“Overlooked” authors highlight the “unique” challenges and disadvantages women face in jails.

Women-specific issues include strained access to menstrual hygiene products, abortion care, and contraceptive care, postpartum separation, and shackling, which can harm the pregnant person and fetus by applying “dangerous levels of pressure, and restriction of circulation and fetal movement.”

And while women are more likely to fare better in pre-trail proceedings and receive low bail amounts, the study authors said they are more likely to leave the jail system in worse condition because they are more economically disadvantaged.

The report noted that 60 percent of women housed in jails lacked full-time employment prior to their arrest compared to 40 percent of men. Nearly half of all single Black and Latina women have zero or negative net wealth, “Overlooked” authors said.

This means that costs associated with their arrest and release—such as nonrefundable fees charged by bail bond companies and electronic monitoring fees incurred by women released on pretrial supervision—coupled with cash bail, can devastate women and their families, trapping them in jail or even leading them back to correctional institutions following their release.

For example, the authors noted that 36 percent of women detained in a pretrial unit in Massachusetts in 2012 were there because they could not afford bail amounts of less than $500.

The “Overlooked” report highlighted that women in jails are more likely to be mothers, usually leading single-parent households and ultimately facing serious threats to their parental rights.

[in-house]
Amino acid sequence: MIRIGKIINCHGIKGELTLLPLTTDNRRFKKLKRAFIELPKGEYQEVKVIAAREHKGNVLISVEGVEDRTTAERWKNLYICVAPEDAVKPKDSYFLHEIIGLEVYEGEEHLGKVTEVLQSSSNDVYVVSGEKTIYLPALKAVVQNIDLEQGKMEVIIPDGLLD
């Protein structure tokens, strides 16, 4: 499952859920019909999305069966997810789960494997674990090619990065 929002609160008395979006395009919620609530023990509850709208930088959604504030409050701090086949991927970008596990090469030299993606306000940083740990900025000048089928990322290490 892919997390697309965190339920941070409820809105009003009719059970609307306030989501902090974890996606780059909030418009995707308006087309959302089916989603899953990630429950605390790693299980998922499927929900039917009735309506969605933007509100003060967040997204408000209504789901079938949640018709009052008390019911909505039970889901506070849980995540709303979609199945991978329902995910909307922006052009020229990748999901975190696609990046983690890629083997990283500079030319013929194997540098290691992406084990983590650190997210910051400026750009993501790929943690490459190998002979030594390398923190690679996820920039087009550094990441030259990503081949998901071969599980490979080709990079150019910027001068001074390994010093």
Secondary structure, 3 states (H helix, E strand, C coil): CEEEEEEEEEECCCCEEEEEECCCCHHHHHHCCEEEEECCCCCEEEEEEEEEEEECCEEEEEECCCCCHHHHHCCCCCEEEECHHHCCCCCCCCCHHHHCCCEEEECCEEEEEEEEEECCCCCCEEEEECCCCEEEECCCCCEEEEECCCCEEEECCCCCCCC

“That stress affects the entire family and community,” Swavola said.

Citing a Corrections Today study focused on Cook County, Illinois, the authors said incarcerated women with children in foster care were less likely to be reunited with their children than non-incarcerated women with children in foster care.

The sexual abuse and mental health issues faced by women in jails often contribute to further trauma, the authors noted, because women are subjected to body searches and supervision from male prison employees.

“Their experience hurts their prospects of recovering from that,” Swavola said.

And the way survivors might respond to perceived sexual threats—by fighting or attempting to escape—can lead to punishment, especially when jail leaders cannot detect or properly respond to trauma, Swavola and her peers said.

The authors recommend jurisdictions develop gender-responsive policies and other solutions that can help keep women out of jails.

In New York City, police take people arrested for certain non-felony offenses to a precinct, where they receive a desk appearance ticket, or DAT, along with instructions “to appear in court at a later date rather than remaining in custody.”

Andrea James, founder of Families for Justice As Healing and a leader within the National Council For Incarcerated and Formerly Incarcerated Women and Girls, said in an interview with Rewire that solutions must go beyond allowing women to escape police custody and return home to communities that are often fragmented, unhealthy, and dangerous.

Underserved women, James said, need access to healing, transformative environments. She cited as an example the Brookview House, which helps women overcome addiction, untreated trauma, and homelessness.

James, who has advocated against the criminalization of drug use and prostitution, as well as the injustices faced by those in poverty, said the problem of jail misuse could benefit from the insight of real experts on the issue: women and girls who have been incarcerated.

These women and youth, she said, could help researchers better understand the “experiences that brought them to the bunk.”